How much water was available?
Are our storages full? Do we still have water restrictions? How much rainfall did we have? Were streamflows received above or below average?
Conditions in 2017-18 were drier than the previous year, with below average rainfall received across most of Victoria throughout the year.The below average July 2017 following on from a record dry June gave Victoria its second driest start to winter on record (after 1982). Rainfall during September was below to very much below average over much of Australia, and lowest on record for the Murray–Darling Basin as a whole. Learn more
Rainfall for 2017–18 was below average for most of Victoria, with the Corangamite area, north, north-west and east receiving 60%–80% of the long-term average. A small area near Lakes Entrance only received 40–60% of the long-term average. Some above average rainfall (100–120%) was received in the south-west, Alpine Region and north-central areas. Throughout 2017-18 temperatures were above average for most of the state, except in the winter months when Victoria experienced its coolest winter nights since 2006.
Rainfall deficiencies began to emerge in West Gippsland and adjacent parts of north-eastern Victoria in July 2017.
In 2017, Victoria experienced its driest winter since 2006. This is in direct contrast to 2016, when rainfall was above the 30-year average for much of Victoria.
Rainfall was below average across most of the State, and very much below average across the central and south-eastern districts. Parts of the western districts saw near average rainfall.
Victoria in spring 2017 was drier than average in the east but was close to average or wetter than average in western Victoria. Above average rainfall was received along the south-west coast and rainfall was very much below average in south-east Gippsland.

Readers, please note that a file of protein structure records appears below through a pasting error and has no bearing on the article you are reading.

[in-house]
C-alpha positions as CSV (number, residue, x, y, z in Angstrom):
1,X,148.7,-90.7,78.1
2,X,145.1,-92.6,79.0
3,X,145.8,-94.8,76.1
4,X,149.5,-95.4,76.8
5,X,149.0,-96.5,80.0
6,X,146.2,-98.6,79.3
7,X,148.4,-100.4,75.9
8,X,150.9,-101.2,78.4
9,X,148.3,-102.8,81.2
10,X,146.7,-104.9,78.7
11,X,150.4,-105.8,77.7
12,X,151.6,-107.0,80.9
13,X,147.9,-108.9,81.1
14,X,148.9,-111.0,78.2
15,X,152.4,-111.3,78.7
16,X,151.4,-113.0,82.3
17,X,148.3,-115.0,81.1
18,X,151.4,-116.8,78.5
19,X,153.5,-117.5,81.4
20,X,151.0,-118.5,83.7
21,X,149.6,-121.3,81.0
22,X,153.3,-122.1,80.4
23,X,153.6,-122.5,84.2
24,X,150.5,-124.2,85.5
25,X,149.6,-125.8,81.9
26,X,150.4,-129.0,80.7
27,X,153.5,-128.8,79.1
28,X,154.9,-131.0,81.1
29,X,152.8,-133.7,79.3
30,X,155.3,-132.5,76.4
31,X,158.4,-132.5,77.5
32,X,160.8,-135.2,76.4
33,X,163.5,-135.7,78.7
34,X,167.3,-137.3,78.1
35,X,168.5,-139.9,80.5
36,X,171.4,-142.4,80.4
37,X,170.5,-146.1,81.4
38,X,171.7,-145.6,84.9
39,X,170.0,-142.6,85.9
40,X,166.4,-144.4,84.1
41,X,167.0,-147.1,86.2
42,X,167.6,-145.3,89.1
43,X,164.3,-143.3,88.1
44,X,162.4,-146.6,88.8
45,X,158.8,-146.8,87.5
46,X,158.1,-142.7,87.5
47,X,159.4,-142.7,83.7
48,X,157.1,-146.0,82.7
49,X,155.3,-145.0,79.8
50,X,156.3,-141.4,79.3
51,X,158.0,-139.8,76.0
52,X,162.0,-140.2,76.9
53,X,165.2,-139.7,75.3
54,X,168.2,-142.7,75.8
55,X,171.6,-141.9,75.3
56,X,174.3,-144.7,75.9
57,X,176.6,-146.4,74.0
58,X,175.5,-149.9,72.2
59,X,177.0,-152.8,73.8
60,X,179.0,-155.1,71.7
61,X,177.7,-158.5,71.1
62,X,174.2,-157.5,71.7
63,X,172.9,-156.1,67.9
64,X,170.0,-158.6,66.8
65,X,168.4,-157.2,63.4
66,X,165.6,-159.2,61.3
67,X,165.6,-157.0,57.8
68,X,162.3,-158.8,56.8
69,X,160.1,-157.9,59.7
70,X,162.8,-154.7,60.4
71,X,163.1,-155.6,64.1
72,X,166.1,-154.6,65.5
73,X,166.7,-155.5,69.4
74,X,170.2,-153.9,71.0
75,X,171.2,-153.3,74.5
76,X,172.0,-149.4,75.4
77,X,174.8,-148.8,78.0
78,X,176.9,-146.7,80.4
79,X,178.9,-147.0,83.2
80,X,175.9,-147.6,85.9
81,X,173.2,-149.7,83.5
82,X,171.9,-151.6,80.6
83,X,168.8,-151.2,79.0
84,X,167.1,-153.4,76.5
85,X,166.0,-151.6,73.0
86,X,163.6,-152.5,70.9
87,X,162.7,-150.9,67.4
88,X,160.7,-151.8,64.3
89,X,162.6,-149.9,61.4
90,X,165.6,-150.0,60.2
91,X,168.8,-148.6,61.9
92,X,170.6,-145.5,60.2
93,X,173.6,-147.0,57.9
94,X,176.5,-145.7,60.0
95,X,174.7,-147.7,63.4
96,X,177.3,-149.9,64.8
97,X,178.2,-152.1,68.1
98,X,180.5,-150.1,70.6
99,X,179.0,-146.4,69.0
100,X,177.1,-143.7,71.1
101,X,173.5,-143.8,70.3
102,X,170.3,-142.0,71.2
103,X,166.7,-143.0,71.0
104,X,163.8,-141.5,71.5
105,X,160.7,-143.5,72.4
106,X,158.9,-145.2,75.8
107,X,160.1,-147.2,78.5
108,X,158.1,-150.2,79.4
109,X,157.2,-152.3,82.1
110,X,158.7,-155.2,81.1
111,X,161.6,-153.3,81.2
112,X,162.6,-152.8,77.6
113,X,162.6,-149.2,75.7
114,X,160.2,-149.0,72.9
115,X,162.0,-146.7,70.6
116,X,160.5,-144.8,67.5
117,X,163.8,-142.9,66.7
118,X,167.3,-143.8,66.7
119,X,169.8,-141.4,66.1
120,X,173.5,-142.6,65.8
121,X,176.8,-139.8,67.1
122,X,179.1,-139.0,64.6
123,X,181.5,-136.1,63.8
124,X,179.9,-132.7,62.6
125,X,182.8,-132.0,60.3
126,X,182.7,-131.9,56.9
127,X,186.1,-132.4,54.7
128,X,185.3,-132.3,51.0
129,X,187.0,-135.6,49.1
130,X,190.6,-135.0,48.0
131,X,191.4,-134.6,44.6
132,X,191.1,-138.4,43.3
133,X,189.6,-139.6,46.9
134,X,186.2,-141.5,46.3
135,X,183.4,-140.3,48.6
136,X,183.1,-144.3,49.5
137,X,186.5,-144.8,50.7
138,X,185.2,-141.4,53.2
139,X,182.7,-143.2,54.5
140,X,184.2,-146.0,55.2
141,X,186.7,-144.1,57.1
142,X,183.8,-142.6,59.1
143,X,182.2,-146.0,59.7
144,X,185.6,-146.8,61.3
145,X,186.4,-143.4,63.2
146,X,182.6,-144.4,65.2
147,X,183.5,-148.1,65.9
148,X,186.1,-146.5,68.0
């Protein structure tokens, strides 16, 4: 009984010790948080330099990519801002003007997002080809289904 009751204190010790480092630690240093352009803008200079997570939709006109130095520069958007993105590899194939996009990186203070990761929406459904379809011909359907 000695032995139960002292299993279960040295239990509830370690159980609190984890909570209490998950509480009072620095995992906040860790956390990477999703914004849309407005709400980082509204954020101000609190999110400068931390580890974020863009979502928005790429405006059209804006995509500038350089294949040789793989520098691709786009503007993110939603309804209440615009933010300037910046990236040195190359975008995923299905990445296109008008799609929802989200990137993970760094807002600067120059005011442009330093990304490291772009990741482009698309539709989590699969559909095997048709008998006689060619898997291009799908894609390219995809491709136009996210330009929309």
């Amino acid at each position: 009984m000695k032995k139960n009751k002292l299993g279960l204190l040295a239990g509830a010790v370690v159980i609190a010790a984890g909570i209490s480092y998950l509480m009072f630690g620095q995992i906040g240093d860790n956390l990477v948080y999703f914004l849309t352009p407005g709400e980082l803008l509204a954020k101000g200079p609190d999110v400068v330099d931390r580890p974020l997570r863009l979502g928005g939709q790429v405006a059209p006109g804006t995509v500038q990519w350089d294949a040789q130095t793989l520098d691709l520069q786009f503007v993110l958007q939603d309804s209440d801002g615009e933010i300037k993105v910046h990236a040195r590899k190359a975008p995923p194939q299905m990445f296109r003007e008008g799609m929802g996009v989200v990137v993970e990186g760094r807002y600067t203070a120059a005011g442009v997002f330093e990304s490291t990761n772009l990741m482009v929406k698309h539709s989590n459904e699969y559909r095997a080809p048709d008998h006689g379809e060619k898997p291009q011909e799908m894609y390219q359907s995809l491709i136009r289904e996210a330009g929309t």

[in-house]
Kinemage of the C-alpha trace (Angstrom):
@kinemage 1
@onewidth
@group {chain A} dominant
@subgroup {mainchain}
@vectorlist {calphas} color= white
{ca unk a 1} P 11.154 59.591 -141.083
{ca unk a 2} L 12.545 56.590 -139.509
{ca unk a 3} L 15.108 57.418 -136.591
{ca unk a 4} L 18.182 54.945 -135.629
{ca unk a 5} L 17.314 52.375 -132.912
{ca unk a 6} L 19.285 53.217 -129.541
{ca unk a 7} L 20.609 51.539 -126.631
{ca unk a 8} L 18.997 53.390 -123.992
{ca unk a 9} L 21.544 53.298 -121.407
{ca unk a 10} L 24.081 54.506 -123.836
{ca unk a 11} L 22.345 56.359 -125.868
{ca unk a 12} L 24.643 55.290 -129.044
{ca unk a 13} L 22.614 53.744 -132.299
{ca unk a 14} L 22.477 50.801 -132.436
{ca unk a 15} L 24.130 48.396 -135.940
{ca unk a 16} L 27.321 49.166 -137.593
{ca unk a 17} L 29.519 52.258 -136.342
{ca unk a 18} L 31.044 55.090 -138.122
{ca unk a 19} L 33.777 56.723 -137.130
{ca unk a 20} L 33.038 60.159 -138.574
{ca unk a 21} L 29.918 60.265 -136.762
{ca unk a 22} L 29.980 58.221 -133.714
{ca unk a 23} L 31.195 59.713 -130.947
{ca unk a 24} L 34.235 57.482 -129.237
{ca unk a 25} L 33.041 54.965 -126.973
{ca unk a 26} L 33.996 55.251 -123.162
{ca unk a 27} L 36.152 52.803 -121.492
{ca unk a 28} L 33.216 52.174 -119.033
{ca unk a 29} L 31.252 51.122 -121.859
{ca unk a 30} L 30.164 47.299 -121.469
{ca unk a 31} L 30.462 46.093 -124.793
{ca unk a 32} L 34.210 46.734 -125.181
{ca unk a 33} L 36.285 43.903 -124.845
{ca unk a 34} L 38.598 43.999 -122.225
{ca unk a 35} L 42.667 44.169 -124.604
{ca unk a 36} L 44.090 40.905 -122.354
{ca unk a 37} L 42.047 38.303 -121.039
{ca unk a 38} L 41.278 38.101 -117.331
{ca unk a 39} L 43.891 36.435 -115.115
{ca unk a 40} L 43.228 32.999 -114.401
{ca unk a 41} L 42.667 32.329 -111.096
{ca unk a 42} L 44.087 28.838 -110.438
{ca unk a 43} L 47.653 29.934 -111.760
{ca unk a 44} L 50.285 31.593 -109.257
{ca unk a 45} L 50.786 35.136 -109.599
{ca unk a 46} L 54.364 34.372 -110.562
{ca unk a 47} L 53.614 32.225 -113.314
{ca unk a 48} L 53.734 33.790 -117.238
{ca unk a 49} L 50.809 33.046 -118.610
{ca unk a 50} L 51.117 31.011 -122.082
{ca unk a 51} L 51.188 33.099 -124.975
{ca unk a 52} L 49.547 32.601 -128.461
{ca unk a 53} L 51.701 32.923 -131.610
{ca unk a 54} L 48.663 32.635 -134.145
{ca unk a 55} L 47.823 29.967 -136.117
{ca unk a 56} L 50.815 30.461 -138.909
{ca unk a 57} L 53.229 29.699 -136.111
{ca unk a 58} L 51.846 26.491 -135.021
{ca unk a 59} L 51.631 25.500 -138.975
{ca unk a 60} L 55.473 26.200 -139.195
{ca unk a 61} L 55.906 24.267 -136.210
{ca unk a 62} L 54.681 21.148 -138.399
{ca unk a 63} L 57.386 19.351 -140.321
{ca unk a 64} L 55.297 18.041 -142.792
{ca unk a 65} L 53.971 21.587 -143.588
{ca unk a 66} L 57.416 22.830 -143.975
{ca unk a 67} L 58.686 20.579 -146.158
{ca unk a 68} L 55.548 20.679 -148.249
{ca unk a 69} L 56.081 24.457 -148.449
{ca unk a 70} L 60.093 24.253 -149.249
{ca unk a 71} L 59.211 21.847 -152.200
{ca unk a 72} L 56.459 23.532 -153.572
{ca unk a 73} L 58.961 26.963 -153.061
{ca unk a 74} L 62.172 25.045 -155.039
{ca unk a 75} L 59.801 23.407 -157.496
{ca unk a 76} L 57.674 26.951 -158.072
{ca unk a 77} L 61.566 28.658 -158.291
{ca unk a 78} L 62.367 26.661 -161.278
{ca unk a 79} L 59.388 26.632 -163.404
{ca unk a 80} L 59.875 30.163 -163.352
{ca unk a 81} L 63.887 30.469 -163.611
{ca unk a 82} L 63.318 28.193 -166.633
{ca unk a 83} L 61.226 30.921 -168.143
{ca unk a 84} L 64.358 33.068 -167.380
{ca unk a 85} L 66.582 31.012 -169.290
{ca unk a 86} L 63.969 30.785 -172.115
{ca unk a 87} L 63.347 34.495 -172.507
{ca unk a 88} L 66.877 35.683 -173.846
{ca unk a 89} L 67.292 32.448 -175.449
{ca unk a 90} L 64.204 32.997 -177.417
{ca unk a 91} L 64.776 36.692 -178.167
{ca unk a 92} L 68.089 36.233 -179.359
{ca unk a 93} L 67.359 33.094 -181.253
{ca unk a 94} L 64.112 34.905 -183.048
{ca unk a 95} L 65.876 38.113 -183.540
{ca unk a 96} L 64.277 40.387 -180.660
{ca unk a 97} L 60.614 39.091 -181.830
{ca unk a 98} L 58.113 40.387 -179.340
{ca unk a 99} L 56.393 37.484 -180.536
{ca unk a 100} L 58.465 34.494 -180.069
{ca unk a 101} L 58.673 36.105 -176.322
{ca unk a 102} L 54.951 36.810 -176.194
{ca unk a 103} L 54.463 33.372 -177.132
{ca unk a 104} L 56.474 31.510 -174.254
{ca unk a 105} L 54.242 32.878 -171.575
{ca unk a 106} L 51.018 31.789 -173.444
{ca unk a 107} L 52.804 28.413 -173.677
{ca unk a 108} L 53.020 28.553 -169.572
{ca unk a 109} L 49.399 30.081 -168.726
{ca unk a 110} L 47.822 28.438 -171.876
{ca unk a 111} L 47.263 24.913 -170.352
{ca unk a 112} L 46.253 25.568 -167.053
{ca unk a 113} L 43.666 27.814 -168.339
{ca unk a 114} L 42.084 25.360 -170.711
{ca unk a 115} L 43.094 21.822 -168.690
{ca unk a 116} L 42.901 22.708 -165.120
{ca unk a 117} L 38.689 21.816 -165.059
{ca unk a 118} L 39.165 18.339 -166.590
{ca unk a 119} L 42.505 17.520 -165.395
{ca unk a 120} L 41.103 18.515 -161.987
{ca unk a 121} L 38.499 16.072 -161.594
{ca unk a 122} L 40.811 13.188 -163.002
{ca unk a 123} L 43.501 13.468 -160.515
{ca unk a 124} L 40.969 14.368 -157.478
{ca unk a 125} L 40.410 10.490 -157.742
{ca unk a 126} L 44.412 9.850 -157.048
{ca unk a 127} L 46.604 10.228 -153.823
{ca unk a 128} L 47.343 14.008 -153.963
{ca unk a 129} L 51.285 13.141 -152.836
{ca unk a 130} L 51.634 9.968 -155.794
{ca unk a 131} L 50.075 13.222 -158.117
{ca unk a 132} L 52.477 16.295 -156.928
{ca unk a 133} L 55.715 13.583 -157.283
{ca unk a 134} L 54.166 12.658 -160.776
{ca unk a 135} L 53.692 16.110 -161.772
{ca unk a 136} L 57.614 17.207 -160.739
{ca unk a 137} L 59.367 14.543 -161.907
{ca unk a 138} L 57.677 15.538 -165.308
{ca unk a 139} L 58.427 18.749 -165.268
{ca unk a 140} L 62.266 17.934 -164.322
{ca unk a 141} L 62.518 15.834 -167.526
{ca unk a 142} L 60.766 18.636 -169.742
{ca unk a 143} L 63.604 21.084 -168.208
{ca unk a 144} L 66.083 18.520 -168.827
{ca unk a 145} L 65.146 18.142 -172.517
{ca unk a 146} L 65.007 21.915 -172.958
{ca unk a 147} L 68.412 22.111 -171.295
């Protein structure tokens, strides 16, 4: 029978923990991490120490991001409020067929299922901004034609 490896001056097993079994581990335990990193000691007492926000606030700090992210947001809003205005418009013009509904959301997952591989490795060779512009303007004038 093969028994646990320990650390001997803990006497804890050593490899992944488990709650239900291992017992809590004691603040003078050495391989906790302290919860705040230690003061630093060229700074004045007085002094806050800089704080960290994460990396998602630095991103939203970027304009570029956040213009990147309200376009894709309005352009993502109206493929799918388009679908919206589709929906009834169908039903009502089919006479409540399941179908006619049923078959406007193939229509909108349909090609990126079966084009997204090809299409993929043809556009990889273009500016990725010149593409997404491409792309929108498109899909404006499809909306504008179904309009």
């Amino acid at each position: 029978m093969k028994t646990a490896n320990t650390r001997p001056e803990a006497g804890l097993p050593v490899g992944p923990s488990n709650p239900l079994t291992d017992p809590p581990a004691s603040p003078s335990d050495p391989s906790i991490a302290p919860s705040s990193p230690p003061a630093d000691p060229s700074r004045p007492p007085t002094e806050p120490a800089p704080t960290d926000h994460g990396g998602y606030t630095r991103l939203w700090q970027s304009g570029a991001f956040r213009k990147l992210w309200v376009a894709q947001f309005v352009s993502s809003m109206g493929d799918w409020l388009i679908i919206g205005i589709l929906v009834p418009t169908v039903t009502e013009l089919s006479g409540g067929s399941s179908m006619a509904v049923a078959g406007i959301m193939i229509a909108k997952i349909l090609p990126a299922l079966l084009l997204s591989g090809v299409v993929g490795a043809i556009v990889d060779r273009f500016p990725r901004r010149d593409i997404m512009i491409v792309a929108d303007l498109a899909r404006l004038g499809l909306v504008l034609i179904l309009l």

After the record wet start to summer 2017–18 the season ended with drier than average conditions in February. For the season, below and very much below average rainfall was received in the west and above average rainfall was received in the east. Many of BoM’s rainfall sites, including 7 with over 100 years of data, had their highest summer daily rainfall on record from the rain event at the start of December with most daily records broken on the 2nd.
Autumn 2018 was much drier and warmer than the previous year, with the lowest rainfall received since 2008 and this being the fourth warmest Autumn on record. Rainfall was below average over most of Victoria, with well below average rainfall in large areas in the north and east of the State.
The tropical Pacific Ocean remained in a neutral El Niño – Southern Oscillation (ENSO) state — neither El Niño nor La Niña until late November 2017 when a La Niña alert was issued by the BoM when tropical Pacific seas surface temperatures began to cool in late winter 2017.
BoM then announced in December 2017 that a La Niña event had been established when the tropical Pacific cooled to La Niña levels. This event was short-lived and weak, with the BoM confirming it had ended in March 2018. The weak and short–lived La Niña had relatively little effect on Australian rainfall patterns over the 2017–18 summer. However, it may have kept temperatures higher than average in southern parts of the country due to weather patterns being slower moving, and further south than normal.
An El Niño watch was issued in June 2018 when the tropical Pacific Ocean began warming. This watch continued through to the end of 2017-18.
The Indian Ocean Dipole remained neutral for 2017-18.